Compare and Contrast: Bullying
There are increased suicide rates in children and teens in the media due to bullying. By learning the characteristics and personalities of emotionally distraught children, also known as the “bully,” we can better understand the entire situation. If we as parents learn the signs of bullying, we can learn the effects that this act has on them and in return learn what we can do to help them cope with the lasting effects. The Bully
Understanding the characteristics of the bully and explaining this to our children we will be able to help them deal with this new issue in our schools. The children who are at higher risk of becoming a bully usually lack adult supervision or are abused at home. If the relationship between parent and child lack a warm affectionate component, there is a higher chance of the child becoming a bully. According to Jenny Cheever, a bully tends to be naturally aggressive, impulsive and dominating; even though not all children with these temperaments end up becoming bullies, there is an increased chance of becoming one. Even bullies have adverse reactions as they get older from bullying other children. They include, but are not limited to, depression, anxiety, and even mischievous behavior that may lead to jail time. The Victim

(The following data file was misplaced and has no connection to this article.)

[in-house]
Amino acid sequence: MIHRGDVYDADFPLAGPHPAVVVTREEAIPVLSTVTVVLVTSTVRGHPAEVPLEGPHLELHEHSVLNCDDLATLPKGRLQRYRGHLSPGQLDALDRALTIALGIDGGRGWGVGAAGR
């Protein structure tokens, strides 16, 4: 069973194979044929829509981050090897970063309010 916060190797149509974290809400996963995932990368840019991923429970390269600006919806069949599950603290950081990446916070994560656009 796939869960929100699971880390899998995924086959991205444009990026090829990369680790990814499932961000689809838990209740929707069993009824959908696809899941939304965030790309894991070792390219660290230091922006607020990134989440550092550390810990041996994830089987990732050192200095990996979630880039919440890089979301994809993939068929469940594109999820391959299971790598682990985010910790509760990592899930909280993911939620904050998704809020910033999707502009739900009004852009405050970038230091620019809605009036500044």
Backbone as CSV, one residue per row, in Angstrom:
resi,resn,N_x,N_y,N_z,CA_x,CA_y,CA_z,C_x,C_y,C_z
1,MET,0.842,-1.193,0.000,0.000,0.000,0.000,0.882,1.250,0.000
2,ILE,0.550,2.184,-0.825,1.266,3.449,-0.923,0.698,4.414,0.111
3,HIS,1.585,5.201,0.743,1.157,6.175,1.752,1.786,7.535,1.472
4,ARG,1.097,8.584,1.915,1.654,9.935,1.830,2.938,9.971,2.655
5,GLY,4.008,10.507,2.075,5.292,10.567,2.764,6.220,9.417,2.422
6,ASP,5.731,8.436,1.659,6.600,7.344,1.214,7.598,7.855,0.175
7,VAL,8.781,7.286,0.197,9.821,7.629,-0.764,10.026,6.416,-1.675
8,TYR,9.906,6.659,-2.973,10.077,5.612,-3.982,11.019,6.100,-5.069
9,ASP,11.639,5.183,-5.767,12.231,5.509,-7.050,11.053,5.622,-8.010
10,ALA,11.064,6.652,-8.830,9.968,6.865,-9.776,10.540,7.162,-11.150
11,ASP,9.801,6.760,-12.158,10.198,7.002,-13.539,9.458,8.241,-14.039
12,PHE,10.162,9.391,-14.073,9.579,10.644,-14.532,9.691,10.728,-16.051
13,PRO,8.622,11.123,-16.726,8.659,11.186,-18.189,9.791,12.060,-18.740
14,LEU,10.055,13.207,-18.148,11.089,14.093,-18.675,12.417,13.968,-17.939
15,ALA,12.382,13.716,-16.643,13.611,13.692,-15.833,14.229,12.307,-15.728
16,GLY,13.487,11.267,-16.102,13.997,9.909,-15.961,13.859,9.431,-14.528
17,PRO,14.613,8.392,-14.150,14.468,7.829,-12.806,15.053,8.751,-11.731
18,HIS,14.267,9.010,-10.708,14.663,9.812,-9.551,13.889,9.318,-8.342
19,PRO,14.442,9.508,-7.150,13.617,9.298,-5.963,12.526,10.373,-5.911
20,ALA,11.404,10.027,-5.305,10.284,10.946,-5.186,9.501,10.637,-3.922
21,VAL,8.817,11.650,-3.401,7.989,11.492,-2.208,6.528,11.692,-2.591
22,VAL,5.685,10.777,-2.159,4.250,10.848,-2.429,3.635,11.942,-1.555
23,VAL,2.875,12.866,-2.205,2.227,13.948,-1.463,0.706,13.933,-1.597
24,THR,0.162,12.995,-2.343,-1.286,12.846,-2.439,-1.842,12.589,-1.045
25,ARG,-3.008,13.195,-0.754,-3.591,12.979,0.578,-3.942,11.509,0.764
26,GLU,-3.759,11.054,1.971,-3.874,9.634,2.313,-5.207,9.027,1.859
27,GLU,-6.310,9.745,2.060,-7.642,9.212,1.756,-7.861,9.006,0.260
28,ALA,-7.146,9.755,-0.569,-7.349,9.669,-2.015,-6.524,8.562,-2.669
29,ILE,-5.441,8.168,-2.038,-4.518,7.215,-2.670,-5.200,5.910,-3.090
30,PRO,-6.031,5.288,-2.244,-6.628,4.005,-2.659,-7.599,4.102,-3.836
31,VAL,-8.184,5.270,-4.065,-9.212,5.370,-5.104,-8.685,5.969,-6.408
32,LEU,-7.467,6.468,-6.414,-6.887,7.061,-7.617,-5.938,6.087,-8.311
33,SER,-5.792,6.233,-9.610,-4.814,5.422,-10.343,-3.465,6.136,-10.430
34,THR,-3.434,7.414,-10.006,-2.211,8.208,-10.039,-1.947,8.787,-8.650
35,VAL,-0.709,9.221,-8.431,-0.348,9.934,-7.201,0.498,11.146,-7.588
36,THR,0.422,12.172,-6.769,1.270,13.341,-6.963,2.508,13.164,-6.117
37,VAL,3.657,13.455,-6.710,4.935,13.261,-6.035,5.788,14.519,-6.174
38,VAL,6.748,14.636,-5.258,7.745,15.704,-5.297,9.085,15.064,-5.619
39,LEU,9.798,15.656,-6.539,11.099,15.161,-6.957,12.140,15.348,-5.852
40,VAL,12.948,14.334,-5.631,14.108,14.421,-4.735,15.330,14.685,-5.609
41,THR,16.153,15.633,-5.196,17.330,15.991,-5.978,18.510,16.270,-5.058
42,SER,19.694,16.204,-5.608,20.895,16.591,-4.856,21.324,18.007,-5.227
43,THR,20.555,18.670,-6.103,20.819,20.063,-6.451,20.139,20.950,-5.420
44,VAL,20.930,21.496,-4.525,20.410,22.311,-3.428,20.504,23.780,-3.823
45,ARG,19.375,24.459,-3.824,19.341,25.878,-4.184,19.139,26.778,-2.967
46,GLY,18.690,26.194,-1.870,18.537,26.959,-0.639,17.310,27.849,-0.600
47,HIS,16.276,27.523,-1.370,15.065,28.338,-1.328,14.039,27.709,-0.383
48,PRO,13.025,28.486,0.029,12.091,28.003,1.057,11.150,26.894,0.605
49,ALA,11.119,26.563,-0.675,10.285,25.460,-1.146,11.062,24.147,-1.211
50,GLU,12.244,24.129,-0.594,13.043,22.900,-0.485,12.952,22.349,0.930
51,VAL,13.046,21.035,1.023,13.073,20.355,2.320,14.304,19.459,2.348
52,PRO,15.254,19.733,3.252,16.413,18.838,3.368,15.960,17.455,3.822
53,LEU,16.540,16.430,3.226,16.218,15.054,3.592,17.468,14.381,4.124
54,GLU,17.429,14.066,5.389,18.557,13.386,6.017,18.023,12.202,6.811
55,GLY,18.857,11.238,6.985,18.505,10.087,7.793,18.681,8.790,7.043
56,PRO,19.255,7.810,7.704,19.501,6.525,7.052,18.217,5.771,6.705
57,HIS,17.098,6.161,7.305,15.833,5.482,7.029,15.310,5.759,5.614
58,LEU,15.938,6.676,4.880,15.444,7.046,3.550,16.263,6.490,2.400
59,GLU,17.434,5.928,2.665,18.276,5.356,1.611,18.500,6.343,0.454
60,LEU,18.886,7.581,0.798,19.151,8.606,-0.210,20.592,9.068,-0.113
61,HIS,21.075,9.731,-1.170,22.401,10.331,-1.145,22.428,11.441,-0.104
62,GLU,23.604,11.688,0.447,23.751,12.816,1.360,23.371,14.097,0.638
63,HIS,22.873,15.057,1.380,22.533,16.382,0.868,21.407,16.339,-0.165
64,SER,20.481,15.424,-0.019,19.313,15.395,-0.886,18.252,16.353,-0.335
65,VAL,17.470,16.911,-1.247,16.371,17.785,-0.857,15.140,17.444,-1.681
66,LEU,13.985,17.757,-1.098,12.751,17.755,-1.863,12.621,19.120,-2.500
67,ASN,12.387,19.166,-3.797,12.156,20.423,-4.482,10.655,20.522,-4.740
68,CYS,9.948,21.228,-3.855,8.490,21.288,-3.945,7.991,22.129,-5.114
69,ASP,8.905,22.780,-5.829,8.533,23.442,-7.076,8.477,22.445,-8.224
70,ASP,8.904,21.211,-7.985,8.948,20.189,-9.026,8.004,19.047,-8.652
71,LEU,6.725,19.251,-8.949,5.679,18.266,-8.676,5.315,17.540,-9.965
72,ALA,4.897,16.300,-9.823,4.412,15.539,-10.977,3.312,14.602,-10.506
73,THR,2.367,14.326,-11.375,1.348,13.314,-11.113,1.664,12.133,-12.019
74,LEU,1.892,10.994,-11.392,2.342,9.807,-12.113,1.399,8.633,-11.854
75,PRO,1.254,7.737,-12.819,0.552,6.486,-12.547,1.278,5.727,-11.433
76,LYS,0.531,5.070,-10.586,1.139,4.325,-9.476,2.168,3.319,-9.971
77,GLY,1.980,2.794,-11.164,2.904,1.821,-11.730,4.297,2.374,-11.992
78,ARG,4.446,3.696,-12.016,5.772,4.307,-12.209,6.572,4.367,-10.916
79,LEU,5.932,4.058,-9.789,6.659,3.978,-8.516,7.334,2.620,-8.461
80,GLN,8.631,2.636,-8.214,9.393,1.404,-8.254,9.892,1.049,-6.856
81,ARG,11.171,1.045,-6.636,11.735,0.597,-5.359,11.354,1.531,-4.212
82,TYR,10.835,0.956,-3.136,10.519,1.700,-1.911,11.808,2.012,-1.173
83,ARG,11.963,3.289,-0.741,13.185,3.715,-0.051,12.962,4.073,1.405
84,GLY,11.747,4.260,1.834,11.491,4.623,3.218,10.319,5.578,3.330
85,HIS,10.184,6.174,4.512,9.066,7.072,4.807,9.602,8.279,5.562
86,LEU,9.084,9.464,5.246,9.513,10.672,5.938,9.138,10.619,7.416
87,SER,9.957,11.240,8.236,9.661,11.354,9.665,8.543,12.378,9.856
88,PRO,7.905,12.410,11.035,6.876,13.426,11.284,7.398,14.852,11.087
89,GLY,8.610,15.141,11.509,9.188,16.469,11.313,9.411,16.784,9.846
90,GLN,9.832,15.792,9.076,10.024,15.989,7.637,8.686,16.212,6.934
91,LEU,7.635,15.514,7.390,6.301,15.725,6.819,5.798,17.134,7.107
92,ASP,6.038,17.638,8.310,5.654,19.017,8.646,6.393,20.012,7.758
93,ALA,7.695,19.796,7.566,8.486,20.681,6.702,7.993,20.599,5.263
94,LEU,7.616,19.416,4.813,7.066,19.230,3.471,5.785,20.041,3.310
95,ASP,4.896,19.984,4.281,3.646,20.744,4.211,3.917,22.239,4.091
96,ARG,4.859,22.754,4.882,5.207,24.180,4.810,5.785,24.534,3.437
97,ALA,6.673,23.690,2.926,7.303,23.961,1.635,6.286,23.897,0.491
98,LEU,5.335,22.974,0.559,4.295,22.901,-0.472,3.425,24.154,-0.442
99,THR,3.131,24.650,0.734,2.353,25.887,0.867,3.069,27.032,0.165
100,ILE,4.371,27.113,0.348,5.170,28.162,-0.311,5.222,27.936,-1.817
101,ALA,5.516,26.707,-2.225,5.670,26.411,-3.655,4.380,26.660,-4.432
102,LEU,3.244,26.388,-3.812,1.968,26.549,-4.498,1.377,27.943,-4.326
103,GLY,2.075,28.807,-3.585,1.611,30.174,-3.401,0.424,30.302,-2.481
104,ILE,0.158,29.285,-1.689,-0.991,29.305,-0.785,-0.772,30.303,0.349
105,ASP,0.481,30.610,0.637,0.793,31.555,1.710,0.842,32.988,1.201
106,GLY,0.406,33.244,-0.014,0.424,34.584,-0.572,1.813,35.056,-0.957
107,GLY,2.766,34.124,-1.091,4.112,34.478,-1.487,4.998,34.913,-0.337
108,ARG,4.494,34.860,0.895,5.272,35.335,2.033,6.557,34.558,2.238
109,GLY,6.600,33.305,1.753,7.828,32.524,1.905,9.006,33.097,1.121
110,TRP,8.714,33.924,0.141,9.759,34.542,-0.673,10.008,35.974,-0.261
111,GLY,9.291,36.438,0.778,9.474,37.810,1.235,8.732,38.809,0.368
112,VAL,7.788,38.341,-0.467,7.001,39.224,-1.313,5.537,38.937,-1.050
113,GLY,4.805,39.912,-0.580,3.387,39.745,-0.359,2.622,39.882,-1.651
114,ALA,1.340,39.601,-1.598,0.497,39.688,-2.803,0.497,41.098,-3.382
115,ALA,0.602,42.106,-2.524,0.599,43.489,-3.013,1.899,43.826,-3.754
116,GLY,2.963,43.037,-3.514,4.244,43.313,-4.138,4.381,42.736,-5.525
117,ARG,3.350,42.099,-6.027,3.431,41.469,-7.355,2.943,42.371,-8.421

Victims of bullying unfortunately tend to have the visual flaws that most people do not have. Some children who are shy, withdrawn and socially awkward, or those who appear different from their peers are easily targeted. Children who are new to the community or have special needs with physical, intellectual or emotional challenges. Also targeted are children who are short, tall, or obese are again all at risk for bullying (Bell, 2013). Although most bullying happens in schools, there is the new age of bullying which includes cyberbullying via social media websites such as Facebook, Twitter and so forth. These websites make it easier for children to be bullied simply because...
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